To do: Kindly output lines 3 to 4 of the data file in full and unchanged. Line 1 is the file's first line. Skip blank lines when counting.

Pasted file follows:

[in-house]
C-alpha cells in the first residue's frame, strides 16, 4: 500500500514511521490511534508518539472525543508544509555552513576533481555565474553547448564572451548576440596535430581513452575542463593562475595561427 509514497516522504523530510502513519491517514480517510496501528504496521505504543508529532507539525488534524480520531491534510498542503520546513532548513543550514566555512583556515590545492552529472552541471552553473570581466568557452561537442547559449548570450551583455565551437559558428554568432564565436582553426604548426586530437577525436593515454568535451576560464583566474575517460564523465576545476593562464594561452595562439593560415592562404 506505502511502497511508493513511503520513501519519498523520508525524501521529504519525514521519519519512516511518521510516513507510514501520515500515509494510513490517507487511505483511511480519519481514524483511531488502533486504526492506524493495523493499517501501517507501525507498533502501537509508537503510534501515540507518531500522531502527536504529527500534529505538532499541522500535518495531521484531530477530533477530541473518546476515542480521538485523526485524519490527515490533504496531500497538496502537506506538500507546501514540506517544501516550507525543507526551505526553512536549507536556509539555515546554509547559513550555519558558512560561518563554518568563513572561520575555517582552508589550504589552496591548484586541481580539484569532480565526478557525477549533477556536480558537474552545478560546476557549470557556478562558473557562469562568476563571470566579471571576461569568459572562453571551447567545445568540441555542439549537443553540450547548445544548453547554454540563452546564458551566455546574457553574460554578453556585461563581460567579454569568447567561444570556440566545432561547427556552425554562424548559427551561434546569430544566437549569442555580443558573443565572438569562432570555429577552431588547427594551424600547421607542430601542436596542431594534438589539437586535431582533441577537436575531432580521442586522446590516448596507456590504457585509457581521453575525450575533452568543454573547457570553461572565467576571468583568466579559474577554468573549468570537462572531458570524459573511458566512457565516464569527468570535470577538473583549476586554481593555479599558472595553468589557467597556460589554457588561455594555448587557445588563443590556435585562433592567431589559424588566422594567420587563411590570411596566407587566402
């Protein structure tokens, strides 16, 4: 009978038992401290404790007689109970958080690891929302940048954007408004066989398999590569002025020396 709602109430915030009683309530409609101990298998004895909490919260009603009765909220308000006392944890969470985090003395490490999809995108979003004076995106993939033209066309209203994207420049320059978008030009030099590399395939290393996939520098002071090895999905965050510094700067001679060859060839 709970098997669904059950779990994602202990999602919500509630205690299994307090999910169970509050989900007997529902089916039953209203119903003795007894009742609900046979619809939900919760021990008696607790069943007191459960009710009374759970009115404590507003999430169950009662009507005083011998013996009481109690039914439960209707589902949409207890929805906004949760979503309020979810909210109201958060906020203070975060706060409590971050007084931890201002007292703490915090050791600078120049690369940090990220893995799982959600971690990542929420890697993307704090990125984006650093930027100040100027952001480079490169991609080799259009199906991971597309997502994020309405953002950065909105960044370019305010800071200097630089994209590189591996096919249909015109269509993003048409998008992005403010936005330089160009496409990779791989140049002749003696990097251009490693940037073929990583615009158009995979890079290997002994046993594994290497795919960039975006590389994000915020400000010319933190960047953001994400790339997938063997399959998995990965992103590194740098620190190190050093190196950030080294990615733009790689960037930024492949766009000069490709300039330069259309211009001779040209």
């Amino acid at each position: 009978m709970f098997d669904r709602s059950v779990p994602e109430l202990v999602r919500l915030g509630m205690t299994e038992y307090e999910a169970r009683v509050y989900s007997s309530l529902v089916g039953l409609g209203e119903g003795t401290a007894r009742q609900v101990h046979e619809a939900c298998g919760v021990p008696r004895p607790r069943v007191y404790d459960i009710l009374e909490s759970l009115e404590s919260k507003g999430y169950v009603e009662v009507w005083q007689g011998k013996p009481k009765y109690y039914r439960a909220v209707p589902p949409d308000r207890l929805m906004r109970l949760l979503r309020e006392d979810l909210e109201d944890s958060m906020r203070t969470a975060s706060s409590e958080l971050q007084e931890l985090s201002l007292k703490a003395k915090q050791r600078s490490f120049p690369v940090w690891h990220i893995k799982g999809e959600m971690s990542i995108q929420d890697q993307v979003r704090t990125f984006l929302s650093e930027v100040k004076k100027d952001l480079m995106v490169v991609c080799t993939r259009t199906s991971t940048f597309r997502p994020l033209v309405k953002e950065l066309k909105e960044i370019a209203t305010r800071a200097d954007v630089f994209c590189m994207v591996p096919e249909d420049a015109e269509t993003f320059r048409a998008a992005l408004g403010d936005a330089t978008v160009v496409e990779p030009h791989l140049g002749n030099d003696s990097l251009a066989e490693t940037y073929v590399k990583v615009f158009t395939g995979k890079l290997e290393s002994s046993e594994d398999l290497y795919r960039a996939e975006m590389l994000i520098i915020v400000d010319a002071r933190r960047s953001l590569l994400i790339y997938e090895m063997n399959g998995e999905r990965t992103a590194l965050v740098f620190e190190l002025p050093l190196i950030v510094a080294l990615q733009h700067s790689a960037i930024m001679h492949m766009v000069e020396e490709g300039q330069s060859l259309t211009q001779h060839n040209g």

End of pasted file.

């Protein structure tokens, strides 16, 4: 009978038992401290404790007689109970958080690891929302940048954007408004066989398999590569002025020396 709602109430915030009683309530409609101990298998004895909490919260009603009765909220308000006392944890969470985090003395490490999809995108979003004076995106993939033209066309209203994207420049320059978008030009030099590399395939290393996939520098002071090895999905965050510094700067001679060859060839 709970098997669904059950779990994602202990999602919500509630205690299994307090999910169970509050989900007997529902089916039953209203119903003795007894009742609900046979619809939900919760021990008696607790069943007191459960009710009374759970009115404590507003999430169950009662009507005083011998013996009481109690039914439960209707589902949409207890929805906004949760979503309020979810909210109201958060906020203070975060706060409590971050007084931890201002007292703490915090050791600078120049690369940090990220893995799982959600971690990542929420890697993307704090990125984006650093930027100040100027952001480079490169991609080799259009199906991971597309997502994020309405953002950065909105960044370019305010800071200097630089994209590189591996096919249909015109269509993003048409998008992005403010936005330089160009496409990779791989140049002749003696990097251009490693940037073929990583615009158009995979890079290997002994046993594994290497795919960039975006590389994000915020400000010319933190960047953001994400790339997938063997399959998995990965992103590194740098620190190190050093190196950030080294990615733009790689960037930024492949766009000069490709300039330069259309211009001779040209």
């Amino acid at each position: 009978m709970f098997d669904r709602s059950v779990p994602e109430l202990v999602r919500l915030g509630m205690t299994e038992y307090e999910a169970r009683v509050y989900s007997s309530l529902v089916g039953l409609g209203e119903g003795t401290a007894r009742q609900v101990h046979e619809a939900c298998g919760v021990p008696r004895p607790r069943v007191y404790d459960i009710l009374e909490s759970l009115e404590s919260k507003g999430y169950v009603e009662v009507w005083q007689g011998k013996p009481k009765y109690y039914r439960a909220v209707p589902p949409d308000r207890l929805m906004r109970l949760l979503r309020e006392d979810l909210e109201d944890s958060m906020r203070t969470a975060s706060s409590e958080l971050q007084e931890l985090s201002l007292k703490a003395k915090q050791r600078s490490f120049p690369v940090w690891h990220i893995k799982g999809e959600m971690s990542i995108q929420d890697q993307v979003r704090t990125f984006l929302s650093e930027v100040k004076k100027d952001l480079m995106v490169v991609c080799t993939r259009t199906s991971t940048f597309r997502p994020l033209v309405k953002e950065l066309k909105e960044i370019a209203t305010r800071a200097d954007v630089f994209c590189m994207v591996p096919e249909d420049a015109e269509t993003f320059r048409a998008a992005l408004g403010d936005a330089t978008v160009v496409e990779p030009h791989l140049g002749n030099d003696s990097l251009a066989e490693t940037y073929v590399k990583v615009f158009t395939g995979k890079l290997e290393s002994s046993e594994d398999l290497y795919r960039a996939e975006m590389l994000i520098i915020v400000d010319a002071r933190r960047s953001l590569l994400i790339y997938e090895m063997n399959g998995e999905r990965t992103a590194l965050v740098f620190e190190l002025p050093l190196i950030v510094a080294l990615q733009h700067s790689a960037i930024m001679h492949m766009v000069e020396e490709g300039q330069s060859l259309t211009q001779h060839n040209g």